It's hard to say if a conservative backlash against bin Salman would roll back any women's rights. A big part of the motivation for according more rights to women is to make it possible to get them more involved in the workforce and to replace foreigner workers. This is part of their long term plans for dealing with the economic realities which they will face once oil is no longer able to pay for everything. Those reforms were in the works for a long time. Roll them back and there is a big hole in their economic plans.
 
The schadenfreude of seeing that Gulf lot reduced to goat meat,camel milk and infighting among their squalid little tribes would be indescribable.
 
The schadenfreude of seeing that Gulf lot reduced to goat meat,camel milk and infighting among their squalid little tribes would be indescribable.
It would be impossible for Saudi Arabia to survive on camel herding and date palm oases at this point. Their population has increased by at least an order of magnitude since the discovery of oil and they are heavily dependent upon the import of nearly everything. If for some reason they were unable to sell oil they will be on the refugee trail to Europe before too long.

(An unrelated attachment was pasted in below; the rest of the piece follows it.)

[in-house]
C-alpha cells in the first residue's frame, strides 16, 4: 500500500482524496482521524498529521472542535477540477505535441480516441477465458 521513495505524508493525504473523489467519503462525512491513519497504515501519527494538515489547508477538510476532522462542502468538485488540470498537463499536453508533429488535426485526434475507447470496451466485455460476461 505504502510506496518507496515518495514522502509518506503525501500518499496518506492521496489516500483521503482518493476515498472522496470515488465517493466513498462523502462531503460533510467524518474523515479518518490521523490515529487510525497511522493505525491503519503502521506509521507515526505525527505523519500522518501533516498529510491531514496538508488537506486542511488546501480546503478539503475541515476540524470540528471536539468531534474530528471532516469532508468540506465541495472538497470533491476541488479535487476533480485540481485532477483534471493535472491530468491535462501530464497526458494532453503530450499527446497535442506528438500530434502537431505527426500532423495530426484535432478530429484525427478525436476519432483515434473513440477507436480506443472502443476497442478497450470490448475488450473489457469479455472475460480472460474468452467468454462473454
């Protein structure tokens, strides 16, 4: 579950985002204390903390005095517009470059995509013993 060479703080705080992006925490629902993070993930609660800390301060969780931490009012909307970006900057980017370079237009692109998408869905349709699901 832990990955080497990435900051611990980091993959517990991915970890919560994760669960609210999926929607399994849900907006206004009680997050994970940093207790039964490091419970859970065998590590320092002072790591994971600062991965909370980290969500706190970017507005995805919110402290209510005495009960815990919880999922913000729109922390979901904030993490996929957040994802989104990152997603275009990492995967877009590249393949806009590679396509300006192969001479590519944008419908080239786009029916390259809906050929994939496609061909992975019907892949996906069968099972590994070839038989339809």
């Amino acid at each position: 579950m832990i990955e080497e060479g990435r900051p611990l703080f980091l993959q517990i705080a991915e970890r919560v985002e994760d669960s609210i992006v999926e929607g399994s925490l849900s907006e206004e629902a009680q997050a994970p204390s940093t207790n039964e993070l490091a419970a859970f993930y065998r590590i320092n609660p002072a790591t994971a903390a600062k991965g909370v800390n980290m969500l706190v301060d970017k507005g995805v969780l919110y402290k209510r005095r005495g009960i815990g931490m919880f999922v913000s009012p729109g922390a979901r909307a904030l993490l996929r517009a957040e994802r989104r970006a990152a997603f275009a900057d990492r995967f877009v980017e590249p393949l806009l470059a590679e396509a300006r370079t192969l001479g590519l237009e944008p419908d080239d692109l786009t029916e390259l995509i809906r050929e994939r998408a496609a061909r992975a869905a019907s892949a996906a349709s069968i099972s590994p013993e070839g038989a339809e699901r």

It would be impossible for Saudi Arabia to survive on camel herding and date palm oases at this point. Their population has increased by at least an order of magnitude since the discovery of oil and they are heavily dependent upon the import of nearly everything. If for some reason they were unable to sell oil they will be on the refugee trail to Europe before too long.
You really do know how to cheer one up terminal... :)
 
It would be impossible for Saudi Arabia to survive on camel herding and date palm oases at this point. Their population has increased by at least an order of magnitude since the discovery of oil and they are heavily dependent upon the import of nearly everything. If for some reason they were unable to sell oil they will be on the refugee trail to Europe before too long.
Guess they are trying to be a bit like the UAE and diversify....just way too slow off the block.
 

Grownup_Rafbrat

LE
Book Reviewer
If they were travelling on the diplomatic track,thy may have dry iced the fillets and brought them back to saudi? Burn the heavy sheeting presumably used for the dismemberment.No evidence left in Turkey at all?